In my own research, I’ve found such beliefs about poverty and culture to be common even today among educators working in public schools (e.g., Fergus et al., 2014). For example, Table 1 illustrates the frequency of poverty-discipline beliefs among teachers, staff, and administrators across 11 school districts. Among the nearly 1,600 practitioners surveyed, nearly a third agreed (ranging from somewhat to strongly agree) that the values students learn growing up in disadvantaged neighborhoods conflict with school values; more than a quarter agreed that such students do not value education, and roughly one in six believe poor kids lack the abilities necessary to succeed in school. In short, a significant percentage of school practitioners appear to believe that the values and behaviors learned in low-income communities conflict with those taught in school.
Increasingly, I’ve found also that educators are framing their assumptions about poor and minority children in terms borrowed from the biological and cognitive sciences, especially research into the effects of long-term exposure to lead paint, food insecurity, violence, and other environmental dangers, and a lack of exposure to certain positive influences, such as frequent reading time at home.
A prime example of the latter has to do with Betty Hart and Todd Risley’s well-known 1995 study of vocabulary development, in which middle-income preschool-age children were found to have been exposed, at home, to 30-million more words, on average, than their low-income peers. In fact, more recent research suggests that the Hart and Risley study neglected to account for words spoken by multiple caregivers and bystanders, which led them to significantly underestimate the number of words kids from low-income families heard (Sperry, Sperry, & Miller, 2018). Still, though, the study is often cited as evidence of a cultural deficiency: If many poor kids arrive at school already behind in literacy development, then the blame must lie with the low-income community’s values and cultural practices.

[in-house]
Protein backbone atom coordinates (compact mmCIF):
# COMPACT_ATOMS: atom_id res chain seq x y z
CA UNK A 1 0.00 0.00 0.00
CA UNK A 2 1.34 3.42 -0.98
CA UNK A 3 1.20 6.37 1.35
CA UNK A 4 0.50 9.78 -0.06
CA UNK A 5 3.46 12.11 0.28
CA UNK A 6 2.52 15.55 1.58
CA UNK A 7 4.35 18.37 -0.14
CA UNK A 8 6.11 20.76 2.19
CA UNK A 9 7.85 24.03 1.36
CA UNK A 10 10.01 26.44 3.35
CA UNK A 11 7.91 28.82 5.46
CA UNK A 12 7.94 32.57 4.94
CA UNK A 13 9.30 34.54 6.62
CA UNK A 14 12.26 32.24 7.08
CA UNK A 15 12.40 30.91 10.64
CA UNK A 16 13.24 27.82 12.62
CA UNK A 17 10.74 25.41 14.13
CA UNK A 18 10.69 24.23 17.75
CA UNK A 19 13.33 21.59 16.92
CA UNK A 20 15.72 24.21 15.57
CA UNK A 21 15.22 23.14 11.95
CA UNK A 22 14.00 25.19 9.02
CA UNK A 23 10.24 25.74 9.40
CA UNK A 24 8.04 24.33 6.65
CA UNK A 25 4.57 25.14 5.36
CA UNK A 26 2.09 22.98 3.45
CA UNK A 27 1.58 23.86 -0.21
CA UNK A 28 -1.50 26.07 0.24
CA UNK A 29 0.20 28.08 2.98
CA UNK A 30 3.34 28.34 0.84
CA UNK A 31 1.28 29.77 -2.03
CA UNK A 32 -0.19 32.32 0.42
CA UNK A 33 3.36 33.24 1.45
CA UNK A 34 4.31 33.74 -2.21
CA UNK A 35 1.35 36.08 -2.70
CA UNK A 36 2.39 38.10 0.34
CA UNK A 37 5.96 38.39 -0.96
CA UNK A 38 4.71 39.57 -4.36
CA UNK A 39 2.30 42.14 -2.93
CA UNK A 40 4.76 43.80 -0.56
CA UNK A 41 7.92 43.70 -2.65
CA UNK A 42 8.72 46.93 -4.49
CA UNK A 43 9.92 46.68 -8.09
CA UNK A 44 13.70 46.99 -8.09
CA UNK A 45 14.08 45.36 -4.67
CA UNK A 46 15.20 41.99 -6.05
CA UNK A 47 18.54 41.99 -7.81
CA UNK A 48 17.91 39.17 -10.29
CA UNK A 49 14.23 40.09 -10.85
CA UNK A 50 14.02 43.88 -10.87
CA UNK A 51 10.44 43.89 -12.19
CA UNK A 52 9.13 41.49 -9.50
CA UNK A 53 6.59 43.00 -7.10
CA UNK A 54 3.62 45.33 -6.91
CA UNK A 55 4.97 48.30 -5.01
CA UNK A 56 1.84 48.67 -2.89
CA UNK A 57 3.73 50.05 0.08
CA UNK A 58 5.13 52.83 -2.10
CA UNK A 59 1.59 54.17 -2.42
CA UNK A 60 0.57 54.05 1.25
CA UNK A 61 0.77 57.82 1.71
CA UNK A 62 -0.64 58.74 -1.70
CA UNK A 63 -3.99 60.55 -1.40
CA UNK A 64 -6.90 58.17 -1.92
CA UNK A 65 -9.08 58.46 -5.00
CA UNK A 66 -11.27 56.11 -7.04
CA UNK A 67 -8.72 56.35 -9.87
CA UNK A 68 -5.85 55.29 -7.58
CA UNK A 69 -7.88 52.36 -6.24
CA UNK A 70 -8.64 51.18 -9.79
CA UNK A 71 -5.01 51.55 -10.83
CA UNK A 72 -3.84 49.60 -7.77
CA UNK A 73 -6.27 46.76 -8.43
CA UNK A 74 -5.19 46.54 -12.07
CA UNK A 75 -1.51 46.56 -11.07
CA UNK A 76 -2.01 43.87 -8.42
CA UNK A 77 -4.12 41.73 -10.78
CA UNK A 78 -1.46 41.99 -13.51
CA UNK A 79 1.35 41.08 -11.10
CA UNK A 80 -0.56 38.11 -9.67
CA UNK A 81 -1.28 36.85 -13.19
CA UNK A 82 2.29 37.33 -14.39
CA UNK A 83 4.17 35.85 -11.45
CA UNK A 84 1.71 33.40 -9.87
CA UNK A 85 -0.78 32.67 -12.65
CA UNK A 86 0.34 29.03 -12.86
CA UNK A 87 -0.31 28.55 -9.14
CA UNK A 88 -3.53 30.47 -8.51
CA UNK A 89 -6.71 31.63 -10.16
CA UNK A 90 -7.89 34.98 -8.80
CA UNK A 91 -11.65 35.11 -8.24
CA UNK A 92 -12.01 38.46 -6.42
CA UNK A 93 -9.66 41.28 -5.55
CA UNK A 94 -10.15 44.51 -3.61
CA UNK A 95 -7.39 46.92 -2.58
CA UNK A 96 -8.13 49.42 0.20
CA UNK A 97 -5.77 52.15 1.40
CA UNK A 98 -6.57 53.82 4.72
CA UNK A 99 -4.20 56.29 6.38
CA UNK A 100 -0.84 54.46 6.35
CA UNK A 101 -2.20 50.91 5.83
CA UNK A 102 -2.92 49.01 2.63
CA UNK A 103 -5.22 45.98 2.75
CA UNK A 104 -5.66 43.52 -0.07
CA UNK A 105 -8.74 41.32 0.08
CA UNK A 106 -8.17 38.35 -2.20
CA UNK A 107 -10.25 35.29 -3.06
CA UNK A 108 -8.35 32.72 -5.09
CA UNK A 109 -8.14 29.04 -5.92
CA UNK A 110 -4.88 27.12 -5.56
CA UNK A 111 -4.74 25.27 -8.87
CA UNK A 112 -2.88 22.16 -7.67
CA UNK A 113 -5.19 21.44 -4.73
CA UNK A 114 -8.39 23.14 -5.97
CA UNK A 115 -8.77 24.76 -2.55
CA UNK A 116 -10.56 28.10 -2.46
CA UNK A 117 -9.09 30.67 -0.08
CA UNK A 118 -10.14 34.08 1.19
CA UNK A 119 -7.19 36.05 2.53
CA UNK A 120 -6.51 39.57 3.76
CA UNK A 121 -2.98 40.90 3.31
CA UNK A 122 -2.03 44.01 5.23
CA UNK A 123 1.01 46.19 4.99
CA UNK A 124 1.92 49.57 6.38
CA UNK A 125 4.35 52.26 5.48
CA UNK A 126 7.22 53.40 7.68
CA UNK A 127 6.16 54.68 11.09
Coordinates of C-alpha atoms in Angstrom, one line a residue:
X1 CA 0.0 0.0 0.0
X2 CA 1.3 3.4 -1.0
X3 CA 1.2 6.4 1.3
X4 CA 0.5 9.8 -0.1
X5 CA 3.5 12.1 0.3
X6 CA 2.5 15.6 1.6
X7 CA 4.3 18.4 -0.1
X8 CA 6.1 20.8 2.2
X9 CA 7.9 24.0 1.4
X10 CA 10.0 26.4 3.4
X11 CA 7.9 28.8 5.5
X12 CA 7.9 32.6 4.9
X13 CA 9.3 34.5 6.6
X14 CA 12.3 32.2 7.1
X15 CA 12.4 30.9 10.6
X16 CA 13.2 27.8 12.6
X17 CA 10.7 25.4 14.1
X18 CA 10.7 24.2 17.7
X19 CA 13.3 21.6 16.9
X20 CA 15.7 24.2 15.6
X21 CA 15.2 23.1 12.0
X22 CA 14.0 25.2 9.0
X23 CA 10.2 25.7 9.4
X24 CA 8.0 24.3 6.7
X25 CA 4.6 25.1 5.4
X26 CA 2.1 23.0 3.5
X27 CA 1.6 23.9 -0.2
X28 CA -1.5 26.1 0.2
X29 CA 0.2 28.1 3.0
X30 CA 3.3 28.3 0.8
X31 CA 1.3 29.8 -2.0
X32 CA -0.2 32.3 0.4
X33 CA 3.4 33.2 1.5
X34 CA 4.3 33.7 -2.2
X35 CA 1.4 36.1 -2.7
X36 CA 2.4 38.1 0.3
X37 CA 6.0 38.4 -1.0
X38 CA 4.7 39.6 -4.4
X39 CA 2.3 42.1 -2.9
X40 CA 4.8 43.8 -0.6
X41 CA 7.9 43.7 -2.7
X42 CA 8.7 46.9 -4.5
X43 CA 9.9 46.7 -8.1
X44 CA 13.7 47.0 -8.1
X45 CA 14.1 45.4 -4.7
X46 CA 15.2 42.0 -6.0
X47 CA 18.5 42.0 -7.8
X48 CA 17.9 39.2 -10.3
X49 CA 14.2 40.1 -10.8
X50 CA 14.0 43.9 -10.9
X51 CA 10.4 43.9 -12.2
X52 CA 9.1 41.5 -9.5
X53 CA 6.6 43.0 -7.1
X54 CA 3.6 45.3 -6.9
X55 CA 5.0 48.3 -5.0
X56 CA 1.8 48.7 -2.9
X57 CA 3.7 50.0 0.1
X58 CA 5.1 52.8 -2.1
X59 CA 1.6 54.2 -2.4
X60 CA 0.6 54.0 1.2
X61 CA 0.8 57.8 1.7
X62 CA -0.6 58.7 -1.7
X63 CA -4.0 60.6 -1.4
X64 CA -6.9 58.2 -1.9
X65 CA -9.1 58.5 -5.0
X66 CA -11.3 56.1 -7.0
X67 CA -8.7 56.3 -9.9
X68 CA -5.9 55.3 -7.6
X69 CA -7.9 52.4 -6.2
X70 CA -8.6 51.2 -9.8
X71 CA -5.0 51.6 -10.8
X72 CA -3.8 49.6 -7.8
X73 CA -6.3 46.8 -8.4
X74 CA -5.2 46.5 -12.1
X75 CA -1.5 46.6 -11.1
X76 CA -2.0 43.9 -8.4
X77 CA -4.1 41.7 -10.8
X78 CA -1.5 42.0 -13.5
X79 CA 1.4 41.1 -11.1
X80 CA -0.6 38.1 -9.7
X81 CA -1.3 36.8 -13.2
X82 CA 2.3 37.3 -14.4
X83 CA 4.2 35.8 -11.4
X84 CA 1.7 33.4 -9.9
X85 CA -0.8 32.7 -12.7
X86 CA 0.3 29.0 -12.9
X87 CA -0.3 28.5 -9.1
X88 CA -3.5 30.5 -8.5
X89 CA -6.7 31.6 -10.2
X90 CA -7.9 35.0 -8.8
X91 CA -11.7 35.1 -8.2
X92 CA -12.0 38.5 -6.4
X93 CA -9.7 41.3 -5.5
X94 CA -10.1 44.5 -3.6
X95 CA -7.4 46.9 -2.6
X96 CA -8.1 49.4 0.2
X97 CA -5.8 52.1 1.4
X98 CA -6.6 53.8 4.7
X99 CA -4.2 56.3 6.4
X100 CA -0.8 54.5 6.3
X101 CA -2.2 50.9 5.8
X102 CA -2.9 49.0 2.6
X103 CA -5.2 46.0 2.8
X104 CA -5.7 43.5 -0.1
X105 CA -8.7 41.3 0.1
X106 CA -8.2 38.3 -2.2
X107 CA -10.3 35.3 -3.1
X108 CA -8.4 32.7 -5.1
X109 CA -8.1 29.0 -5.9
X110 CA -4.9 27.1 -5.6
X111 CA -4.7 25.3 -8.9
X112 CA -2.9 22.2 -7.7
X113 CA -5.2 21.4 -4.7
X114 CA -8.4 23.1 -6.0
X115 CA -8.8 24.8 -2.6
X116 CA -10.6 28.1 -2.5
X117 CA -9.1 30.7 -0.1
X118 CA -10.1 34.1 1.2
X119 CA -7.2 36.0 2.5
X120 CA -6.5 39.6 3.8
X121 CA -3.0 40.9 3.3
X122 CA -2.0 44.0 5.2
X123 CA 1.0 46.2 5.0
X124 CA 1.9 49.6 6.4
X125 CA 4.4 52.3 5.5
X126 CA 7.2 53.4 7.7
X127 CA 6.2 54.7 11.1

Similarly, in recent years we have seen an explosion of research into the effects of childhood trauma, and many educators have become aware that prolonged exposure to traumatic events — which tends to be somewhat more prevalent in low-income communities — is a leading contributor to various risky behaviors and negative health outcomes later in adulthood (Anda et al., 2008). Unfortunately, however, educators sometimes interpret this to mean that childhood poverty itself is a form of trauma.
Several times, I’ve heard practitioners use the phrase “trauma kids” to describe students who are eligible for free or reduced-price lunch. And, in some instances, school practitioners have even gone so far as to argue that students’ low-income status alone is sufficient justification for placing them in special education or remedial academic services. Recently, for example, when I visited a school to review its tiered approach to providing social and emotional supports, the principal shared with me their interpretation of a trauma-informed workshop they attended. Referring to kids growing up in poverty, the principal noted that “the research shows that the frontal lobe of their brain is being activated during their fight and flight mode and causes them to have smaller brains in the back of their head . . . . I think these kids need to be placed in a self-contained environment so they can get the necessary support.”